Why do you get up in the morning?

Or don’t you like getting up in the morning at all?

I get up in the morning every day at 5:40am because my husband has to get up that early for his commute to work. I sluggishly make breakfast on the go and lunches for both me and him for the day, while he rushes about grabbing last minute things and having a shower. When he leaves I clean up our mess and fold clothes away and put a wash on and pack my bags for the day before picking my brothers up and dropping them off to school.

After that I go to the gym for two hours, have a shower, and then lesson prep for my afternoon lessons. Once my lessons are over at 2:30 I pick my brothers up from school, drop them home, and then have one hour free in which to prepare for my afternoon lessons, which last from 4pm through till 7pm.

By 7pm, my husband is returning home from work, so I go back home and say hello. Sometimes he lets me kiss him and other times he is distracted and exhausted, his hazel eyes two alien orbs sunken into his pale face, the dark circles under his eyes stark against his colourless cheeks.

But wait, I am not done yet, because although I want to just sit next to my husband and watch his shows with him, switching off as he does, I cannot. I must prepare for the next day, and study, and write, because those books won’t get written by themselves, and my degree won’t obtain itself either.

When I finally get into bed, at around 12am, my husband is as still as a log, in the deep sleep only one who is exhausted can experience. I, too, will experience it.. just… as .. soon.. as my head .. hits… that … pillow.

I get up in the morning because I have a day to conquer, a living to make, and a career to create. I get up in the morning because it is the only time I will get to see my husband, albeit for a few minutes, and give him a hug in private. I get up in the morning because I am obligated to by duty, and no, I am not always happy about it. In fact I can be despicably moody about it and drive around town with a perpetual frown on my face drawn on by constant exhaustion.

I like getting up so early in the morning, though. You see? I like it. I might not always show that I like it, I might hit that snooze button and then be half an hour late for everything all day, but I like that I can have an entire day, nineteen hours, in which to do all I have to do and complete my goals.

I don’t always complete all my goals, of course, and some days I am so sluggish I can barely think, but the weekend always beckons me, with bright sunshine and promise.

It doesn’t always fulfil that promise, though, but it does let me have a lie in with my husband in the mornings. It’s sad, but I look forward to that the most all week. Just a few extra hours, to talk about what’s happened all week, or have a laugh about something, or plan for the days when we can be together properly, without family in the way, without other obligations, without being in a hurry or being too exhausted to speak.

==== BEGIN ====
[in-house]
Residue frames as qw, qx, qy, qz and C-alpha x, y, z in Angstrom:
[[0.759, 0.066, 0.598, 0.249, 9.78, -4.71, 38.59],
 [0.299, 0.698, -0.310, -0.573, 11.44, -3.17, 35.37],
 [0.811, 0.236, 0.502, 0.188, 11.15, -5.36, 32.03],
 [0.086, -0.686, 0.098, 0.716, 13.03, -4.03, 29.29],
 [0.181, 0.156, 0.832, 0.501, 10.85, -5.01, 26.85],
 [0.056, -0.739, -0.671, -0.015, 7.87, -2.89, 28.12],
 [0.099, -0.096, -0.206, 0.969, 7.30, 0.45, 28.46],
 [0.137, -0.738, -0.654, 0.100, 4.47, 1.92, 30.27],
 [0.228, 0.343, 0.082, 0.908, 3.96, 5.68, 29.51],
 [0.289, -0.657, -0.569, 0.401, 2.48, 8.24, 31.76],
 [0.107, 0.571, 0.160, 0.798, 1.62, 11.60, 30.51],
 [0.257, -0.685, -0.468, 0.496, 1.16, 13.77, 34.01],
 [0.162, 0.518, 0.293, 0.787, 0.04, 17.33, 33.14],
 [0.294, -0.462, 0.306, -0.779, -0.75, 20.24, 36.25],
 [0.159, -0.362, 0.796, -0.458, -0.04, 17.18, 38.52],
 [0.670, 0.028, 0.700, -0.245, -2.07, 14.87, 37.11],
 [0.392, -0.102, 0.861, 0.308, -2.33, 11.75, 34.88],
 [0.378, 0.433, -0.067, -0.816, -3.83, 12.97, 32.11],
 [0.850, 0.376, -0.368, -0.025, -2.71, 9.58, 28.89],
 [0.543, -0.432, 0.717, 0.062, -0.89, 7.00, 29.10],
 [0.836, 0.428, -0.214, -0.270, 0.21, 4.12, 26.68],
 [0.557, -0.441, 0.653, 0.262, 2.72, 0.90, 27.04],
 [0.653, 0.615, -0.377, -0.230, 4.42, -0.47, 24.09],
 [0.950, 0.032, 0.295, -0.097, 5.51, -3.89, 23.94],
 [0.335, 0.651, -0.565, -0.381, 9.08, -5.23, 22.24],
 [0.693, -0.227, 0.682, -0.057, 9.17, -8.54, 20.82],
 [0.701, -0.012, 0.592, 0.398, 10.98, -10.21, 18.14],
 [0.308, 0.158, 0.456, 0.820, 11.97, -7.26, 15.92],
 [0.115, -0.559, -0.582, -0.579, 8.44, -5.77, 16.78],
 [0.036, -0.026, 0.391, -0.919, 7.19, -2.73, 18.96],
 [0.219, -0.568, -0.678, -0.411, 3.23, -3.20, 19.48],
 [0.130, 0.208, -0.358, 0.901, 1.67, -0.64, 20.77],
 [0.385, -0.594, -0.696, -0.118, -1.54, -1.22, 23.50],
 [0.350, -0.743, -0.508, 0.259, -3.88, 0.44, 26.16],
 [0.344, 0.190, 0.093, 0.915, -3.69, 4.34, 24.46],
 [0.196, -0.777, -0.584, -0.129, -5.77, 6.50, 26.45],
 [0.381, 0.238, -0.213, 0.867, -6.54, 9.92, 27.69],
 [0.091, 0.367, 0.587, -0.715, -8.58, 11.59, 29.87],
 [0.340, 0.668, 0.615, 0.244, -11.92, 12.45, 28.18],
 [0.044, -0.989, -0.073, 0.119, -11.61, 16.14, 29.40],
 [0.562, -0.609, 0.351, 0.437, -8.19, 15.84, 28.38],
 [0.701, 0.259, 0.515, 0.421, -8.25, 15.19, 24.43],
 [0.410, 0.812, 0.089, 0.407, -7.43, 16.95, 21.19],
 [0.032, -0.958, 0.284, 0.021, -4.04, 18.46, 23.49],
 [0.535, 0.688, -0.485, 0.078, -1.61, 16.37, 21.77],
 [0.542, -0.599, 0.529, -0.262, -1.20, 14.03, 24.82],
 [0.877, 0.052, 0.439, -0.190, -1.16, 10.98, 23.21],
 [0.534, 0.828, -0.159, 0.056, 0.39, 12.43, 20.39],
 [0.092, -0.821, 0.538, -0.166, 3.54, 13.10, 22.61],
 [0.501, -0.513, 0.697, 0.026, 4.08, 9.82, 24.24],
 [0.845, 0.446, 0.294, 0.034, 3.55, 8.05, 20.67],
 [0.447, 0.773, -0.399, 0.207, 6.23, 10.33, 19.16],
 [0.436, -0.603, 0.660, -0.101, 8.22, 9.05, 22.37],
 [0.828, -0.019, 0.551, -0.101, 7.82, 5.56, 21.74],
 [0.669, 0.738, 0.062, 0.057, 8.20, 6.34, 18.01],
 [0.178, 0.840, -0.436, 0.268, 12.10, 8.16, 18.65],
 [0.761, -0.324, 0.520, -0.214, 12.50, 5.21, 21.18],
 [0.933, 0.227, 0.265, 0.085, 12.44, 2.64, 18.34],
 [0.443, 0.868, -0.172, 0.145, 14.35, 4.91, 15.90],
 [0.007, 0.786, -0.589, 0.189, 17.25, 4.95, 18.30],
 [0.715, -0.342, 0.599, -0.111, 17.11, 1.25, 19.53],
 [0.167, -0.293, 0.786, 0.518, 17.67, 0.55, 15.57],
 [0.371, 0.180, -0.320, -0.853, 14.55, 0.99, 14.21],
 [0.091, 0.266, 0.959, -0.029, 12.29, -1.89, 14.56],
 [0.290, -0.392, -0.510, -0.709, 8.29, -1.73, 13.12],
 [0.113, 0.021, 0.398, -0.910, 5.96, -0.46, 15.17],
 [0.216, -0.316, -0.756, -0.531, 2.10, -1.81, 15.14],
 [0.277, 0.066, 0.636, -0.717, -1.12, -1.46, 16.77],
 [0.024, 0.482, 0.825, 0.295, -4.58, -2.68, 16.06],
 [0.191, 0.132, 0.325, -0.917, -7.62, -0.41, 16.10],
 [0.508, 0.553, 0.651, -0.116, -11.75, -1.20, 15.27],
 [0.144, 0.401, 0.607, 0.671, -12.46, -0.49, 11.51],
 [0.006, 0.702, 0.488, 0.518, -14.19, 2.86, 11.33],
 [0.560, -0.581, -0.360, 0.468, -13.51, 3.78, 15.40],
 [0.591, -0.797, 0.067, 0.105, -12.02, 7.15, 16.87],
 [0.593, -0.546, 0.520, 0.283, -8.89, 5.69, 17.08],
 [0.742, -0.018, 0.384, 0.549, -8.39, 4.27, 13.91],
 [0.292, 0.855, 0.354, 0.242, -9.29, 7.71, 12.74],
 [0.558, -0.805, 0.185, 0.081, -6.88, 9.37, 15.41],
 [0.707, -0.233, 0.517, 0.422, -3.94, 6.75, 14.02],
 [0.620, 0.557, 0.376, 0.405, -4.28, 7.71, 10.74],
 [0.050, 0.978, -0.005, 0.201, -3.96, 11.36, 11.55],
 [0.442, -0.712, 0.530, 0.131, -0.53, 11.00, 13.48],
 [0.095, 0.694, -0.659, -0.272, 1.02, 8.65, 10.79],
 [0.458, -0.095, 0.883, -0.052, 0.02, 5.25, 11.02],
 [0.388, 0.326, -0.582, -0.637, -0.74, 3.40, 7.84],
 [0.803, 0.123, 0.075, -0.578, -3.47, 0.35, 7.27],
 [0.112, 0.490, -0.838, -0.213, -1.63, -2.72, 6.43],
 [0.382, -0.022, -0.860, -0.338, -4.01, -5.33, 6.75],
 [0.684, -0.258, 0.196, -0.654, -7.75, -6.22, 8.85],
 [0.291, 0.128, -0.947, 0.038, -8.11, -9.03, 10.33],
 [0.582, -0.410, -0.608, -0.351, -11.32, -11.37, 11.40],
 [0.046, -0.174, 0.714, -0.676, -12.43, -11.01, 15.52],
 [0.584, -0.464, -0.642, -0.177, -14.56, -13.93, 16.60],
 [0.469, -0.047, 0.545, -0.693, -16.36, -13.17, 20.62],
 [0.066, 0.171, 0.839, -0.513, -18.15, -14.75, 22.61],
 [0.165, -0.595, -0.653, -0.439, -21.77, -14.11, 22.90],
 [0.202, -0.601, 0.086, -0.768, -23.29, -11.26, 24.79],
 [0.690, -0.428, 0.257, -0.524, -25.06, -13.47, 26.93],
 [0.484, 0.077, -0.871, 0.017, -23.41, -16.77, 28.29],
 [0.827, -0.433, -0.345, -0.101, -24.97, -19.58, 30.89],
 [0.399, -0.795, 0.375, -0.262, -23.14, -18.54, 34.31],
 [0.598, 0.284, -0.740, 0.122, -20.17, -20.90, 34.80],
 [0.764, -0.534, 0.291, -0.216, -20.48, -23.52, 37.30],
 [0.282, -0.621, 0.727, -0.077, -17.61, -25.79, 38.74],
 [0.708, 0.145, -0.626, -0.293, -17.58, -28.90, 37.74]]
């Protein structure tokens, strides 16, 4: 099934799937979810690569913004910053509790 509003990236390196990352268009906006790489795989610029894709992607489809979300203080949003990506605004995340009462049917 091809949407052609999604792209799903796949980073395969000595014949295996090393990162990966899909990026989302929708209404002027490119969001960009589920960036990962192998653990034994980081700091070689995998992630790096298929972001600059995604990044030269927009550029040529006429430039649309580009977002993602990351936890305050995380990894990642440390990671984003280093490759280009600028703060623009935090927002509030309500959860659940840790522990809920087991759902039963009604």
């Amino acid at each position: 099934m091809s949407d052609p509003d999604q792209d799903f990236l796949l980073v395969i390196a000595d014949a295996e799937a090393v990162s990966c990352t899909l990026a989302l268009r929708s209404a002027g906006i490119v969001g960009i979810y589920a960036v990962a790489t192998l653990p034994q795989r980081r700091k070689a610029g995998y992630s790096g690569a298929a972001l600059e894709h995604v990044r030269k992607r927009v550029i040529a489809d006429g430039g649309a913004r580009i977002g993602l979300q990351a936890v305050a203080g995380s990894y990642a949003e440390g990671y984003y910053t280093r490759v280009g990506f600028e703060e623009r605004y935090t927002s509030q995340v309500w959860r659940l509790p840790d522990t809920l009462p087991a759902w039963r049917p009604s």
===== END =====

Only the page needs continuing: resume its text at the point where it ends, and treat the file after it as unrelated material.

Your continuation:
I look forward to those days, and I guess, that is really why I like getting up in the morning.

Why do you get up in the morning?

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Oleg Riabchuck

 

Something Precious

It’s not what you think.

It’s not family, love or hope.

It’s not vivid nature, nor personal exuberance.

It’s not the skies flying rapidly by, changing colour with each hour, month, season.

It’s not the sun, revolving around the earth.

It’s not the moon controlling the tides.

It’s not growth, not the blossoming of petals after stark, winter dormancy.

It’s not appreciation of the world in all its forms.

It’s not peace.

Not world connectivity, cultures drawn together, happiness spread.

It’s beans on toast when the skies are grey and the world is cold. It’s steaming beans trickling over warm toast with butter melted on top, and a fried egg, sunny side up, on the corner of the plate. Some mushrooms pile up in another corner. Maybe a little bit of feta too. It’s a mug of delicious hot earl grey with a teaspoon of sugar and a glug of milk, because it’s the weekend and I am indulging.It’s fluffy socks, crossed under the table, as the delicious breakfast is downed slowly, every bite savoured, all washed down with the sweet, flavourful tea. It’s a day stretched out, wonderfully  empty, with no assignments or chores looming ahead. A pile of exciting books by a freshly made bed, crisp sheets, a soft dressing gown. A pretty, glowing lamp in the corner of the living room after a relaxing walk in the cold evening, cheeks red, nose cold. It’s falling asleep to the gentle patter of rain on the window panes, all relaxed and ready for the hectic week ahead.

It’s the little things.

 

 

 

N.B. I can’t wait to move into my own place again so I can experience said precious thing. Living with so many people is starting to take a toll on my sanity.

Well, That Escalated Quickly.

This is what I had for breakfast:

  1. Two wholemeal pieces of toast with butter and honey.
  2. Two hard boiled eggs.
  3. One mug of black coffee.

 

It will suffice to say that I am very pleased with this meal, and grateful for my blessings, and it is the first proper filling meal I have eaten in two days.

Yesterday at the gym I spent an hour sweating out of every pore on my body, and I positively reeked. I finished 1.5 litres of water, and when I got back I was ravenous. But there were lessons to plan, clients to speak to, assignments to complete, clothes to iron, and a husband to spend time with.